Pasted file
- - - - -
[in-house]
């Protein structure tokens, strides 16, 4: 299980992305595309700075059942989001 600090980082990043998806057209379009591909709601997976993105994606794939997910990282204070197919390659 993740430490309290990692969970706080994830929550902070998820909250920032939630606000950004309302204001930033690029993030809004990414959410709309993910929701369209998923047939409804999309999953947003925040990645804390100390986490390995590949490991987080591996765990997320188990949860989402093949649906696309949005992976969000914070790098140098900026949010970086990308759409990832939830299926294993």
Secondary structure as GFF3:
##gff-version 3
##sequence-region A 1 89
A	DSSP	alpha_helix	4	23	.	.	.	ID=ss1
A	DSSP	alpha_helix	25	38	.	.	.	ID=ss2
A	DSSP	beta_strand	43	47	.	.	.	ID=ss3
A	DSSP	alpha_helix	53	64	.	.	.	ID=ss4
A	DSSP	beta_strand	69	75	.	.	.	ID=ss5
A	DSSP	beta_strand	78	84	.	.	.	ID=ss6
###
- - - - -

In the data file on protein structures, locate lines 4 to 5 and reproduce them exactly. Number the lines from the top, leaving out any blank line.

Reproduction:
##gff-version 3
##sequence-region A 1 89